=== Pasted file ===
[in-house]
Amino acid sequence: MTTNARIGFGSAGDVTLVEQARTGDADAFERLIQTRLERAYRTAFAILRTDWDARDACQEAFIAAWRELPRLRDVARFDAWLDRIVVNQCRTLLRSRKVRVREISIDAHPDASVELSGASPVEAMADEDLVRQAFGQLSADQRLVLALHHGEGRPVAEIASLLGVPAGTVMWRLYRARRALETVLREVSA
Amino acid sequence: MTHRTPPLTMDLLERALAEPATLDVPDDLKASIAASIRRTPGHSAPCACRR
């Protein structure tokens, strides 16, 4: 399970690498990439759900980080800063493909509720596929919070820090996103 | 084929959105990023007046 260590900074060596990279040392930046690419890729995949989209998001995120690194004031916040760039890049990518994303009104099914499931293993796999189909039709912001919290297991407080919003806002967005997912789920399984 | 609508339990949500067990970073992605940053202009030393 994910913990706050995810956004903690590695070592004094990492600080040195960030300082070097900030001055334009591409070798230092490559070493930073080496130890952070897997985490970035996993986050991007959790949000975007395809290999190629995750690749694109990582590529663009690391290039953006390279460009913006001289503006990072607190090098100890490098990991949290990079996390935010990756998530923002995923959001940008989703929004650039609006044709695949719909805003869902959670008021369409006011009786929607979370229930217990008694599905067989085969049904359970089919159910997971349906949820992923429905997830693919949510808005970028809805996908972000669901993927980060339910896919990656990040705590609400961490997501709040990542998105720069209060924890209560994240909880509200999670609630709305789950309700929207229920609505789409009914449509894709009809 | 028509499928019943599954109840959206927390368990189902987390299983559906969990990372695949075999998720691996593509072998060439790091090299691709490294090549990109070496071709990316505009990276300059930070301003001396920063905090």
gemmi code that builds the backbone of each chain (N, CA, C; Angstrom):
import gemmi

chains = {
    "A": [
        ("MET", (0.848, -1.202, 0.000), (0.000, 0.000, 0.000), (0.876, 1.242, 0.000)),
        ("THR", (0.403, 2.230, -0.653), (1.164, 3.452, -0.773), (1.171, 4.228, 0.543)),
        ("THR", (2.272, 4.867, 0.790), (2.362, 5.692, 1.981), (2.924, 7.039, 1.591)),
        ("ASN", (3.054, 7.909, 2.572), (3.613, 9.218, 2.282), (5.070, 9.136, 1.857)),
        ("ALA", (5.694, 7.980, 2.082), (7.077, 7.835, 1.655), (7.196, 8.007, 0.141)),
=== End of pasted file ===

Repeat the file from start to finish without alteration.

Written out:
[in-house]
Amino acid sequence: MTTNARIGFGSAGDVTLVEQARTGDADAFERLIQTRLERAYRTAFAILRTDWDARDACQEAFIAAWRELPRLRDVARFDAWLDRIVVNQCRTLLRSRKVRVREISIDAHPDASVELSGASPVEAMADEDLVRQAFGQLSADQRLVLALHHGEGRPVAEIASLLGVPAGTVMWRLYRARRALETVLREVSA
Amino acid sequence: MTHRTPPLTMDLLERALAEPATLDVPDDLKASIAASIRRTPGHSAPCACRR
């Protein structure tokens, strides 16, 4: 399970690498990439759900980080800063493909509720596929919070820090996103 | 084929959105990023007046 260590900074060596990279040392930046690419890729995949989209998001995120690194004031916040760039890049990518994303009104099914499931293993796999189909039709912001919290297991407080919003806002967005997912789920399984 | 609508339990949500067990970073992605940053202009030393 994910913990706050995810956004903690590695070592004094990492600080040195960030300082070097900030001055334009591409070798230092490559070493930073080496130890952070897997985490970035996993986050991007959790949000975007395809290999190629995750690749694109990582590529663009690391290039953006390279460009913006001289503006990072607190090098100890490098990991949290990079996390935010990756998530923002995923959001940008989703929004650039609006044709695949719909805003869902959670008021369409006011009786929607979370229930217990008694599905067989085969049904359970089919159910997971349906949820992923429905997830693919949510808005970028809805996908972000669901993927980060339910896919990656990040705590609400961490997501709040990542998105720069209060924890209560994240909880509200999670609630709305789950309700929207229920609505789409009914449509894709009809 | 028509499928019943599954109840959206927390368990189902987390299983559906969990990372695949075999998720691996593509072998060439790091090299691709490294090549990109070496071709990316505009990276300059930070301003001396920063905090």
gemmi code that builds the backbone of each chain (N, CA, C; Angstrom):
import gemmi

chains = {
    "A": [
        ("MET", (0.848, -1.202, 0.000), (0.000, 0.000, 0.000), (0.876, 1.242, 0.000)),
        ("THR", (0.403, 2.230, -0.653), (1.164, 3.452, -0.773), (1.171, 4.228, 0.543)),
        ("THR", (2.272, 4.867, 0.790), (2.362, 5.692, 1.981), (2.924, 7.039, 1.591)),
        ("ASN", (3.054, 7.909, 2.572), (3.613, 9.218, 2.282), (5.070, 9.136, 1.857)),
        ("ALA", (5.694, 7.980, 2.082), (7.077, 7.835, 1.655), (7.196, 8.007, 0.141)),